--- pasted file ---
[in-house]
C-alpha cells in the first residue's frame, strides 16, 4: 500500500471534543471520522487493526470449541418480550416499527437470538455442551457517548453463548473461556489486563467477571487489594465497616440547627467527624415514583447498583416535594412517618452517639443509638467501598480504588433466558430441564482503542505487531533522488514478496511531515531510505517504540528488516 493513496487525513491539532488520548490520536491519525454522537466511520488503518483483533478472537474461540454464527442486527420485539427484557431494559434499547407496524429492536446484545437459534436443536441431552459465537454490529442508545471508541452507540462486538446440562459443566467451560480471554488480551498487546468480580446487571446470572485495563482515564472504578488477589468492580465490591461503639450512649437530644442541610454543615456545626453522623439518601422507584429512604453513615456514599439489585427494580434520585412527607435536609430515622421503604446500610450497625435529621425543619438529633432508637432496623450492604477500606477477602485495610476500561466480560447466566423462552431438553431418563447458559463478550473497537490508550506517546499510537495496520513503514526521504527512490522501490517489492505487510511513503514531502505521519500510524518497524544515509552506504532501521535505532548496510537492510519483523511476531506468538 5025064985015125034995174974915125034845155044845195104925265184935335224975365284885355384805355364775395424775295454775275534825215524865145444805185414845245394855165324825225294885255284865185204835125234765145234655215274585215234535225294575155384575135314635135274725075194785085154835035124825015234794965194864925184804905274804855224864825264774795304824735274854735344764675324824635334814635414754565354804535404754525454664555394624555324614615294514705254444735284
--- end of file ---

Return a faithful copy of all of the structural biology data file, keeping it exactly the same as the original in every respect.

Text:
[in-house]
C-alpha cells in the first residue's frame, strides 16, 4: 500500500471534543471520522487493526470449541418480550416499527437470538455442551457517548453463548473461556489486563467477571487489594465497616440547627467527624415514583447498583416535594412517618452517639443509638467501598480504588433466558430441564482503542505487531533522488514478496511531515531510505517504540528488516 493513496487525513491539532488520548490520536491519525454522537466511520488503518483483533478472537474461540454464527442486527420485539427484557431494559434499547407496524429492536446484545437459534436443536441431552459465537454490529442508545471508541452507540462486538446440562459443566467451560480471554488480551498487546468480580446487571446470572485495563482515564472504578488477589468492580465490591461503639450512649437530644442541610454543615456545626453522623439518601422507584429512604453513615456514599439489585427494580434520585412527607435536609430515622421503604446500610450497625435529621425543619438529633432508637432496623450492604477500606477477602485495610476500561466480560447466566423462552431438553431418563447458559463478550473497537490508550506517546499510537495496520513503514526521504527512490522501490517489492505487510511513503514531502505521519500510524518497524544515509552506504532501521535505532548496510537492510519483523511476531506468538 5025064985015125034995174974915125034845155044845195104925265184935335224975365284885355384805355364775395424775295454775275534825215524865145444805185414845245394855165324825225294885255284865185204835125234765145234655215274585215234535225294575155384575135314635135274725075194785085154835035124825015234794965194864925184804905274804855224864825264774795304824735274854735344764675324824635334814635414754565354804535404754525454664555394624555324614615294514705254444735284